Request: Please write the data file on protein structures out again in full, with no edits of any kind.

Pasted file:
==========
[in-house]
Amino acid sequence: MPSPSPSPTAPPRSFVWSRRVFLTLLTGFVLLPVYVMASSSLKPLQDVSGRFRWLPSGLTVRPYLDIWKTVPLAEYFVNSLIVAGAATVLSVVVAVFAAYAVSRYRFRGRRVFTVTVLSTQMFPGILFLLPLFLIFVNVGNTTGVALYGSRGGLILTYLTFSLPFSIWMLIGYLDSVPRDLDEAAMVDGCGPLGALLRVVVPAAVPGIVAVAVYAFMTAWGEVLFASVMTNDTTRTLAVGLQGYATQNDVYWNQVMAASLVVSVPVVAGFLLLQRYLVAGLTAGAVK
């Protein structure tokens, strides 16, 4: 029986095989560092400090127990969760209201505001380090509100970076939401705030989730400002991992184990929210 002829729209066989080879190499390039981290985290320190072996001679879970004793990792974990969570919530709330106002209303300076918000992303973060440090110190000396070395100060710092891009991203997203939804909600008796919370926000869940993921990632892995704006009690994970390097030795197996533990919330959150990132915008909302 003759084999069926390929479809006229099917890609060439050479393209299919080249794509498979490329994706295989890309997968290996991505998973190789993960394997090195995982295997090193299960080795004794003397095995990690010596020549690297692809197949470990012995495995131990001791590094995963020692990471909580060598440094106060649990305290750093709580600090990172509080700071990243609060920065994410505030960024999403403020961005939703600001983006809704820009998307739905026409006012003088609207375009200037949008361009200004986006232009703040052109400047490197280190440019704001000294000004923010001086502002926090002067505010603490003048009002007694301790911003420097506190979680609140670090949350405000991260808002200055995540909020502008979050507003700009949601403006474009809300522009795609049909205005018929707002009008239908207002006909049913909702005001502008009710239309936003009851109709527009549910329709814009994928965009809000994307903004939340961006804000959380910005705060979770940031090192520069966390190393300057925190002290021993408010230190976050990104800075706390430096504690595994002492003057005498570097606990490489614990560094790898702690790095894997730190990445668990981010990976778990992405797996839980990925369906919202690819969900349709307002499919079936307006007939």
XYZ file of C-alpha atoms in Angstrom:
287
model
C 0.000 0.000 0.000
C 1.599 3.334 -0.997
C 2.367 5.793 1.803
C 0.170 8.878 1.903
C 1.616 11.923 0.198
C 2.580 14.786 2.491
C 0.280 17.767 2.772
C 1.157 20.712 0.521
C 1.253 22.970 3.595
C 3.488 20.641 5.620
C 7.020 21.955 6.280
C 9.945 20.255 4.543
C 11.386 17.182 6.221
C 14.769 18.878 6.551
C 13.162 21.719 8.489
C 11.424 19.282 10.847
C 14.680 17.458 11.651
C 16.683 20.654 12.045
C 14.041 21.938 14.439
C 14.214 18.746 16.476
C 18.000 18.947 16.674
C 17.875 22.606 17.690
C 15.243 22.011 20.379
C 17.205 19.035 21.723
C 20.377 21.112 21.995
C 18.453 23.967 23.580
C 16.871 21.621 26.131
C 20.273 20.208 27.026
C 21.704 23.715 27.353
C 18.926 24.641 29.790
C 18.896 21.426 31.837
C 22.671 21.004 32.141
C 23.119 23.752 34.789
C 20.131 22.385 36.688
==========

[in-house]
Amino acid sequence: MPSPSPSPTAPPRSFVWSRRVFLTLLTGFVLLPVYVMASSSLKPLQDVSGRFRWLPSGLTVRPYLDIWKTVPLAEYFVNSLIVAGAATVLSVVVAVFAAYAVSRYRFRGRRVFTVTVLSTQMFPGILFLLPLFLIFVNVGNTTGVALYGSRGGLILTYLTFSLPFSIWMLIGYLDSVPRDLDEAAMVDGCGPLGALLRVVVPAAVPGIVAVAVYAFMTAWGEVLFASVMTNDTTRTLAVGLQGYATQNDVYWNQVMAASLVVSVPVVAGFLLLQRYLVAGLTAGAVK
């Protein structure tokens, strides 16, 4: 029986095989560092400090127990969760209201505001380090509100970076939401705030989730400002991992184990929210 002829729209066989080879190499390039981290985290320190072996001679879970004793990792974990969570919530709330106002209303300076918000992303973060440090110190000396070395100060710092891009991203997203939804909600008796919370926000869940993921990632892995704006009690994970390097030795197996533990919330959150990132915008909302 003759084999069926390929479809006229099917890609060439050479393209299919080249794509498979490329994706295989890309997968290996991505998973190789993960394997090195995982295997090193299960080795004794003397095995990690010596020549690297692809197949470990012995495995131990001791590094995963020692990471909580060598440094106060649990305290750093709580600090990172509080700071990243609060920065994410505030960024999403403020961005939703600001983006809704820009998307739905026409006012003088609207375009200037949008361009200004986006232009703040052109400047490197280190440019704001000294000004923010001086502002926090002067505010603490003048009002007694301790911003420097506190979680609140670090949350405000991260808002200055995540909020502008979050507003700009949601403006474009809300522009795609049909205005018929707002009008239908207002006909049913909702005001502008009710239309936003009851109709527009549910329709814009994928965009809000994307903004939340961006804000959380910005705060979770940031090192520069966390190393300057925190002290021993408010230190976050990104800075706390430096504690595994002492003057005498570097606990490489614990560094790898702690790095894997730190990445668990981010990976778990992405797996839980990925369906919202690819969900349709307002499919079936307006007939």
XYZ file of C-alpha atoms in Angstrom:
287
model
C 0.000 0.000 0.000
C 1.599 3.334 -0.997
C 2.367 5.793 1.803
C 0.170 8.878 1.903
C 1.616 11.923 0.198
C 2.580 14.786 2.491
C 0.280 17.767 2.772
C 1.157 20.712 0.521
C 1.253 22.970 3.595
C 3.488 20.641 5.620
C 7.020 21.955 6.280
C 9.945 20.255 4.543
C 11.386 17.182 6.221
C 14.769 18.878 6.551
C 13.162 21.719 8.489
C 11.424 19.282 10.847
C 14.680 17.458 11.651
C 16.683 20.654 12.045
C 14.041 21.938 14.439
C 14.214 18.746 16.476
C 18.000 18.947 16.674
C 17.875 22.606 17.690
C 15.243 22.011 20.379
C 17.205 19.035 21.723
C 20.377 21.112 21.995
C 18.453 23.967 23.580
C 16.871 21.621 26.131
C 20.273 20.208 27.026
C 21.704 23.715 27.353
C 18.926 24.641 29.790
C 18.896 21.426 31.837
C 22.671 21.004 32.141
C 23.119 23.752 34.789
C 20.131 22.385 36.688